How to set up a contractor business guide covers qualifications, consultations and business promotion details for an IT contractor.
Typically, an IT consultant would cover design, development, installation and implementation of IT projects or systems. Some IT consultants would also offer clients’ staff training on new systems and aid with technology selection and procurement for the business.
There is no legal requirement to hold a qualification to set up a contractor business; however, most consultants are able to work as such because they are experts in their field. This means that in practice most IT consultants will need to hold some recognisable qualifications and relevant experience in order to generate work. Similarly, most consultants are likely to hold a membership in a professional body, such as the BCS, the Chartered Institute for IT.
It is a BCS requirement that their members stay up to date in knowledge and continue to develop their skill range. For more information specifically on professional development from BCS see www.bcs.org/membership/become-a-member/continuing-professional-development-cpd
Along with many online webinars, the BCS also holds lectures in various locations around the UK. These conferences cover topics such as software development, security protocols and data protection legislation.
Being an IT consultant, an initial free consultation is the most usual way to meet potential clients, allowing the client time to discuss the project with the consultant.
However, larger businesses with specific IT needs may have a clear idea of what they need from an IT consultant; these initial meetings may take a similar form to a job interview. Especially for a self-employed IT consultant who made first contact through a speculative email.
Smaller potential clients, who may not have a defined idea of what IT they need for their business, may need the initial consultation to help clarify what the objective is and decide how this is to be met. Having a clearly defined conclusion at this stage will avoid potential problems once the client has been engaged.
After the initial consultation, the IT consultant would prepare a fully costed proposal, demonstrating the client’s requirements. This proposal would need to include as many specifics as possible; the exact nature of the consultation including both deadlines and outcomes, along with details on how the recommendations and ongoing process will be reported to the customer. Many IT projects are notorious for evolving as they are put into practise, therefore a good contract and a detailed discussion with your client is essential to avoid further issues towards the end of a project.
There are various consulting proposal documents available to download for free, one we have found in how to set up a contractor business www.template.net/business/proposal-templates/consulting-proposal-template.
Along with the proposal template, you would need to provide a copy of your standard contractual terms and conditions. These together will form the legally binding contract once the new client accepts the proposal.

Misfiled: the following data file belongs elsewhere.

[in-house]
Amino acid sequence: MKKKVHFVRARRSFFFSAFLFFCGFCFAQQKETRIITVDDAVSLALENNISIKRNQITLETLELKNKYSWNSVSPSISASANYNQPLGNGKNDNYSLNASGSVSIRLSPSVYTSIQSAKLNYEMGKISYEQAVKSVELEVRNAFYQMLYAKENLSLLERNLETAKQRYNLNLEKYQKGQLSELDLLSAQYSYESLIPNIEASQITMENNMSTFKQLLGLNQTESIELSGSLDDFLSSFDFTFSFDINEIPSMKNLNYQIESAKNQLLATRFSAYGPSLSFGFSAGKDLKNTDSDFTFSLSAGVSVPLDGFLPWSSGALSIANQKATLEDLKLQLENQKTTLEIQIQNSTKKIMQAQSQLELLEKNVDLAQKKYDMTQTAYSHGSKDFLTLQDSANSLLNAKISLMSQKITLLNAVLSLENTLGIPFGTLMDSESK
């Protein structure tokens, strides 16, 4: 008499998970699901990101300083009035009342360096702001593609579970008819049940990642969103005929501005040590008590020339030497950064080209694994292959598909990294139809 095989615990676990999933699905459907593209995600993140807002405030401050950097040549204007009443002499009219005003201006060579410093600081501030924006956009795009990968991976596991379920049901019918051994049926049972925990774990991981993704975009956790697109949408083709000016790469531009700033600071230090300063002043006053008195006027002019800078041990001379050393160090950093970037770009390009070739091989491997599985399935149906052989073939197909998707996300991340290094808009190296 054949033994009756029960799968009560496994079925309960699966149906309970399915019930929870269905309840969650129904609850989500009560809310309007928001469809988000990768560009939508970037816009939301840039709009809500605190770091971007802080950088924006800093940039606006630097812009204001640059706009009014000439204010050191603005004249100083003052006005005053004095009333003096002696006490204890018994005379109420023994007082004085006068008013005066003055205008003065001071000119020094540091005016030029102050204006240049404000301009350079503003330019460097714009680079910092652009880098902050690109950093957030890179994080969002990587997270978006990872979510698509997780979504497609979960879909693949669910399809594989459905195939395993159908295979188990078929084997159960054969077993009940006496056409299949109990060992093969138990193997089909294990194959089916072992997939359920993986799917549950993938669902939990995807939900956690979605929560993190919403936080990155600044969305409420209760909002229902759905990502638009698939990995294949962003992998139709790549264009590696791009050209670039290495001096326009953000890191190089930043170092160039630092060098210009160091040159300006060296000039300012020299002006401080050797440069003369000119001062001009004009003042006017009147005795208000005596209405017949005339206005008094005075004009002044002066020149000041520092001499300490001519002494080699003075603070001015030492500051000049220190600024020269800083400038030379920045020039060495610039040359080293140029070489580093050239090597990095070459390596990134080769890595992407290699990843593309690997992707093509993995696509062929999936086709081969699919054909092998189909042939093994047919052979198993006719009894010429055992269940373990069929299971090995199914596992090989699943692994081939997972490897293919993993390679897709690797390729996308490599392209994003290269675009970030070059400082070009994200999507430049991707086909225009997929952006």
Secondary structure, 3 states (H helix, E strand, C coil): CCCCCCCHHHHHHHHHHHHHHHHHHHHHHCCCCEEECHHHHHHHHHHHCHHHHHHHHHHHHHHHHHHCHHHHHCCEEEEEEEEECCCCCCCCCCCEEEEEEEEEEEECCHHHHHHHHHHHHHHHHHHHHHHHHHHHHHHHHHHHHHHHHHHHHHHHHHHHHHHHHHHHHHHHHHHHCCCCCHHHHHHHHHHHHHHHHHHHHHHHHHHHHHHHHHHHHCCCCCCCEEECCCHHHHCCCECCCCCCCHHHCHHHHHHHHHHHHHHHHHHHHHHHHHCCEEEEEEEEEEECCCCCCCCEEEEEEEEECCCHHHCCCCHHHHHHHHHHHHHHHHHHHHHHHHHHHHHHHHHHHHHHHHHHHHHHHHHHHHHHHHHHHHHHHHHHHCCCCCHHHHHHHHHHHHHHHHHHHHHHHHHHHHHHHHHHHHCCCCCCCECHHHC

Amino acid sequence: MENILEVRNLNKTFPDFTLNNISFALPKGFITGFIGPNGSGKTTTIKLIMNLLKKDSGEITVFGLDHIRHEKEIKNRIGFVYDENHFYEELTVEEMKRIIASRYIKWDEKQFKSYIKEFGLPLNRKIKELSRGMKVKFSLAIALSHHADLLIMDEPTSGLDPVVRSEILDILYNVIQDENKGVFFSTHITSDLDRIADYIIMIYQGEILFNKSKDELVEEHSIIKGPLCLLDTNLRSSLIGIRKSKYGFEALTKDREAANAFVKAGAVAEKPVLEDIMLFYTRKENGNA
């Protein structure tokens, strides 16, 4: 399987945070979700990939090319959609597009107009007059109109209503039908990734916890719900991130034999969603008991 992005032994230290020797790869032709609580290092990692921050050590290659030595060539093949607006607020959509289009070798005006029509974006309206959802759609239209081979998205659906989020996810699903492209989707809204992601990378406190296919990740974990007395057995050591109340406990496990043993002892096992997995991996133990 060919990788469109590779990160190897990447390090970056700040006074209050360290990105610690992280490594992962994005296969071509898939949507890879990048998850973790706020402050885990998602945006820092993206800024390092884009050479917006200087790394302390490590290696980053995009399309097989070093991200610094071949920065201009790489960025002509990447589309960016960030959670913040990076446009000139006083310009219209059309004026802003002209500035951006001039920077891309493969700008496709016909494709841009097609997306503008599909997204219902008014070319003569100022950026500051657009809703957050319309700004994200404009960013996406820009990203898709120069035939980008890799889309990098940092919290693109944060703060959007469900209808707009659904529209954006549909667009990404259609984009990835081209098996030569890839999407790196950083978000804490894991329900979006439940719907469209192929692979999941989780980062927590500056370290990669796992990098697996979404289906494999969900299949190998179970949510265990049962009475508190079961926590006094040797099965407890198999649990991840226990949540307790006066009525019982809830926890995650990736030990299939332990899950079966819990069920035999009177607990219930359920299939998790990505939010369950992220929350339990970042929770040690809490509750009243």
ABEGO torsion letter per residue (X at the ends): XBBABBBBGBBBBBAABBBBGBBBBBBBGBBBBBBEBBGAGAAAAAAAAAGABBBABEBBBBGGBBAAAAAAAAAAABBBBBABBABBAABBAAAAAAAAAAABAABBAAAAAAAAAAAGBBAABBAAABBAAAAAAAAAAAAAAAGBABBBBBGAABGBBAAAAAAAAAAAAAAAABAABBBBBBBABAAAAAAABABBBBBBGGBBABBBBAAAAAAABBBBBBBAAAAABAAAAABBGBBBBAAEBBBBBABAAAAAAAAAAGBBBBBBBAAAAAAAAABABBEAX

Promotion is a very important consideration in how to set up your contractor business.
Profiles on professional networks like LinkedIn (www.linkedin.com) allows you to highlight your experience and gather introductions. There is also the option to use LinkedIn’s targeted advertising service which would allow you to advertise and promote yourself to other professions and businesses on LinkedIn. See https://business.linkedin.com/marketing-solutions/ads for advertisement options.
Further networking opportunities can be made if you join a professional membership body such as BSC or the CMI. Both these organisations have an online register of members thus providing business networking opportunities for members.
Facebook profiles can be tailored to your IT business with your consultancy details. When regularly updated with photos, articles and examples of work these can generate business through referrals. Facebook.com/business can give more information on how Facebook can be used to promote your business.
Creating a video presentation of an aspect of your IT consultancy and the services you offer then uploading it to a platform such as YouTube with a link back to your consultancy website can give you exposure which translates into a client base. There are various examples of other IT consultants doing the same as can be found on YouTube.
Various free online marketplaces, such as Guru or Upwork, enable freelance consultants to create a free basic profile and then they charge a service fee, generally a percentage of any contract gained through the site.
Local advertising in hard copy or online versions of business directories; Yellow pages and Thompson Local, online Google My Business and Yahoo Local all provide the opportunity for free listings.
Lastly, for worldwide opportunities in IT see Envato Studio.
In conclusion, you should consider membership or accreditation options. A clear and precise proposal along with your terms of business will help alleviate any potential misunderstandings between yourself and a client. With various opportunities for an IT consultant to promote their services hopefully soon you will have work prospects rolling in.
All our IT consultant business registrations will receive a free comprehensive business report including market trends, legislation and workplace practices. To register as self employed or as a limited company, and claim this report click here. Not sure if you want to be limited or self employed? click here.